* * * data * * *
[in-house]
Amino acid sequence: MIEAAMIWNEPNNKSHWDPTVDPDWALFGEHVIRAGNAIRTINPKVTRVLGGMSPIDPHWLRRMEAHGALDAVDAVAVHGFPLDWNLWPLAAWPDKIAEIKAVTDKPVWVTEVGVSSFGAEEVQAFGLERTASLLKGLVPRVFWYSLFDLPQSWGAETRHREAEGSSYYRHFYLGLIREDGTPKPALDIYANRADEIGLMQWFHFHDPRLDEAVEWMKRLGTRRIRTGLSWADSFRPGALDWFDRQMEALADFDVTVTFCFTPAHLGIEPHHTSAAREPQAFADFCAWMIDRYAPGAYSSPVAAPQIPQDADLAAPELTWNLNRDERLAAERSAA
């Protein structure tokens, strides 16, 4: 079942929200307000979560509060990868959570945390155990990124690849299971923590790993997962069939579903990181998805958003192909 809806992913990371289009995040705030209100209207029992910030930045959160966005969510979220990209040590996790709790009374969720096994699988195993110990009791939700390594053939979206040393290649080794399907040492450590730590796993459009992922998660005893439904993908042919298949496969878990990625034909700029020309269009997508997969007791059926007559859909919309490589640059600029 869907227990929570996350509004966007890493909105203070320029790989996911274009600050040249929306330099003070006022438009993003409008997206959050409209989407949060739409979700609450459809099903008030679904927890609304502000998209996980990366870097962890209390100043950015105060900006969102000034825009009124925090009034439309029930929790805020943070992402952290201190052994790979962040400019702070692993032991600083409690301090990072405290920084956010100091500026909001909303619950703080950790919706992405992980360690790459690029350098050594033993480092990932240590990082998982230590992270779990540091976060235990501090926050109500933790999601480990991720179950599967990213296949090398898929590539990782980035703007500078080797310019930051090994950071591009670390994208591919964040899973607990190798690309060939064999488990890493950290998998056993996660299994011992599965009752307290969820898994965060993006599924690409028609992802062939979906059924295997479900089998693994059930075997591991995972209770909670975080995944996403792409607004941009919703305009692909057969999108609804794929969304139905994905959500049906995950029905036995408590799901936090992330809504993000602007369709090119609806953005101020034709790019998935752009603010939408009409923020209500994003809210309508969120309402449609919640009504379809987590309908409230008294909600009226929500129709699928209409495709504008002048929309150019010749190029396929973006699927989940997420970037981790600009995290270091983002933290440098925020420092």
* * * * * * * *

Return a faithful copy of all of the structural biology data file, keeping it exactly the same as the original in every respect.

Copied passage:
[in-house]
Amino acid sequence: MIEAAMIWNEPNNKSHWDPTVDPDWALFGEHVIRAGNAIRTINPKVTRVLGGMSPIDPHWLRRMEAHGALDAVDAVAVHGFPLDWNLWPLAAWPDKIAEIKAVTDKPVWVTEVGVSSFGAEEVQAFGLERTASLLKGLVPRVFWYSLFDLPQSWGAETRHREAEGSSYYRHFYLGLIREDGTPKPALDIYANRADEIGLMQWFHFHDPRLDEAVEWMKRLGTRRIRTGLSWADSFRPGALDWFDRQMEALADFDVTVTFCFTPAHLGIEPHHTSAAREPQAFADFCAWMIDRYAPGAYSSPVAAPQIPQDADLAAPELTWNLNRDERLAAERSAA
């Protein structure tokens, strides 16, 4: 079942929200307000979560509060990868959570945390155990990124690849299971923590790993997962069939579903990181998805958003192909 809806992913990371289009995040705030209100209207029992910030930045959160966005969510979220990209040590996790709790009374969720096994699988195993110990009791939700390594053939979206040393290649080794399907040492450590730590796993459009992922998660005893439904993908042919298949496969878990990625034909700029020309269009997508997969007791059926007559859909919309490589640059600029 869907227990929570996350509004966007890493909105203070320029790989996911274009600050040249929306330099003070006022438009993003409008997206959050409209989407949060739409979700609450459809099903008030679904927890609304502000998209996980990366870097962890209390100043950015105060900006969102000034825009009124925090009034439309029930929790805020943070992402952290201190052994790979962040400019702070692993032991600083409690301090990072405290920084956010100091500026909001909303619950703080950790919706992405992980360690790459690029350098050594033993480092990932240590990082998982230590992270779990540091976060235990501090926050109500933790999601480990991720179950599967990213296949090398898929590539990782980035703007500078080797310019930051090994950071591009670390994208591919964040899973607990190798690309060939064999488990890493950290998998056993996660299994011992599965009752307290969820898994965060993006599924690409028609992802062939979906059924295997479900089998693994059930075997591991995972209770909670975080995944996403792409607004941009919703305009692909057969999108609804794929969304139905994905959500049906995950029905036995408590799901936090992330809504993000602007369709090119609806953005101020034709790019998935752009603010939408009409923020209500994003809210309508969120309402449609919640009504379809987590309908409230008294909600009226929500129709699928209409495709504008002048929309150019010749190029396929973006699927989940997420970037981790600009995290270091983002933290440098925020420092």